Joy in the Moment, and in Dreams for Tomorrow

By Alyssa Carrel
ER Volunteer to South Africa

KayleenCollageChildren are known for their wild imaginations, the stories they create, the way they dream. But for a child growing up in poverty, dreams are a luxury they typically can’t afford.

That’s why the South Africa Dream Centre is so important to children like Kayleen.

This adorable little spitfire from Zimbabwe is a joy to be around. Consider this recent snippet of conversation:

Me: “Do you like school?”

Kayleen: “Nope.”

Me: “Why not?”

Kayleen: “It’s a lot of work.”

I think we can all relate. Her honest answers mirror that of the typical 6-year-old, but don’t be fooled: This girl knows how to work.

I have been privileged to watch Kayleen in action, and let me tell you, when she puts her mind to something, she gets it done. For example, one day I watched her, surrounded by the sort of distractions that come with the territory in an after-school children’s program, set laser-like focus on a story she was reading about go-karts; she didn’t look up until she read the final word.

12990937_10153313540136920_5514965140625868706_nI was impressed. If she can maintain that kind of focus, she’ll go far – despite odds that are stacked against her. Living in South Africa, Kayleen is part of a system that puts the expense of education in the hands of the parents. And many of those hands are occupied with finding work to keep food on the table and a roof over their families’ heads. Education is viewed as a luxury, not a necessity.

South Africa has 11 official languages, but most teaching is done in English. For Kayleen and many other children, English is a second, third or even fourth language, which makes homework a struggle. If the parents haven’t learned English, it can be downright impossible.

TownsendsThat’s where the Dream Centre seeks to fill in the gaps. Run by ER staffers Ron and Amy Townsend (pictured here with their children), the Dream Centre is a safe place for Cape Town-area kids to receive food, love, tutoring and the chance to dream of a future free of poverty.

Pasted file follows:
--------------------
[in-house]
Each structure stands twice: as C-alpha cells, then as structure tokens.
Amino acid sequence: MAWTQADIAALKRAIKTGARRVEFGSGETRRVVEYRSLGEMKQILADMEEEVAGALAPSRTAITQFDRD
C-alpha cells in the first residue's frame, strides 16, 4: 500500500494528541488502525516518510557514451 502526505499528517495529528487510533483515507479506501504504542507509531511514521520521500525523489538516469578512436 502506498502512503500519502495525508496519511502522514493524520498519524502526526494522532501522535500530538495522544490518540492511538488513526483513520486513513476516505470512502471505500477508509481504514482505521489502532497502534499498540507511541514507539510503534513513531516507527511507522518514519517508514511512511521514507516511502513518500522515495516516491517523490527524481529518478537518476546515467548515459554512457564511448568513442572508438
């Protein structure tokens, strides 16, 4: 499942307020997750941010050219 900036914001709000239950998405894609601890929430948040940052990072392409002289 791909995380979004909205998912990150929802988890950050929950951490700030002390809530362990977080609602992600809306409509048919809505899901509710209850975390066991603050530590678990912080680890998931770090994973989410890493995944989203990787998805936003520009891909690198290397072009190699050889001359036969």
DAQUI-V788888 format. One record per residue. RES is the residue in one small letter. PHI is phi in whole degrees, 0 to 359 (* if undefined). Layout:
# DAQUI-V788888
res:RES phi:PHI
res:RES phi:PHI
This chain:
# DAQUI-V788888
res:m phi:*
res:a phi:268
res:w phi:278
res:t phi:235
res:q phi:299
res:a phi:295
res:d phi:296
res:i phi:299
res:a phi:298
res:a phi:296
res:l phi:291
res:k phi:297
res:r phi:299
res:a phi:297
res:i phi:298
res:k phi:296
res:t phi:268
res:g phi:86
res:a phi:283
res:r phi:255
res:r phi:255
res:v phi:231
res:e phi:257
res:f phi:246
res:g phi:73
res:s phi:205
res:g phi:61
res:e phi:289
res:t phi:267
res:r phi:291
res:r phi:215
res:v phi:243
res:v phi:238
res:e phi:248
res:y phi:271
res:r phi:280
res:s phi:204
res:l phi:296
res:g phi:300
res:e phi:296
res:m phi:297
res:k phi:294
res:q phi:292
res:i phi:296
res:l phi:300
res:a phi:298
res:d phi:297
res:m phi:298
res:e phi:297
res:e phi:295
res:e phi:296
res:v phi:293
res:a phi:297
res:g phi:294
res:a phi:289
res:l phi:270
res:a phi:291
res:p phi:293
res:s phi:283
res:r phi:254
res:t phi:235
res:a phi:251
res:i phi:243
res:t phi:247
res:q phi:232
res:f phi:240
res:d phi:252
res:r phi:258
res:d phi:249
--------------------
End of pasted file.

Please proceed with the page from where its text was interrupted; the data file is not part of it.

The Townsends are fully invested in this venture. They desire to live life alongside these kids – to see them through graduation and on to college. Their hope is that by working with and loving on the children, their families also will be positively impacted.

While much of this is a vision toward the future, I have already experienced the impact they’re having on families today. I have seen parents pour out their hearts with gratitude to the Townsends for all they do for their children. Love is a powerful communicator. It needs no translation.

The Townsends – and the rest of the Dream Centre team – want these kids to know, above all else, that they are loved. They’re teaching families that there’s more to life than just survival – that poverty can be overcome and dreams can be realized.

Click here to read more about the Townsends and the Dream Centre.

13123282_10206286116772765_8630721288641540759_oAlyssa Carrel is native to Michigan. She’s passionate about the written word, children, South Africa and the melodies. Alyssa is native to Michigan. Alyssa visited Extreme Response Africa and spent time working at the Dream Centre, where she worked with at-risk kids in the after-school program.

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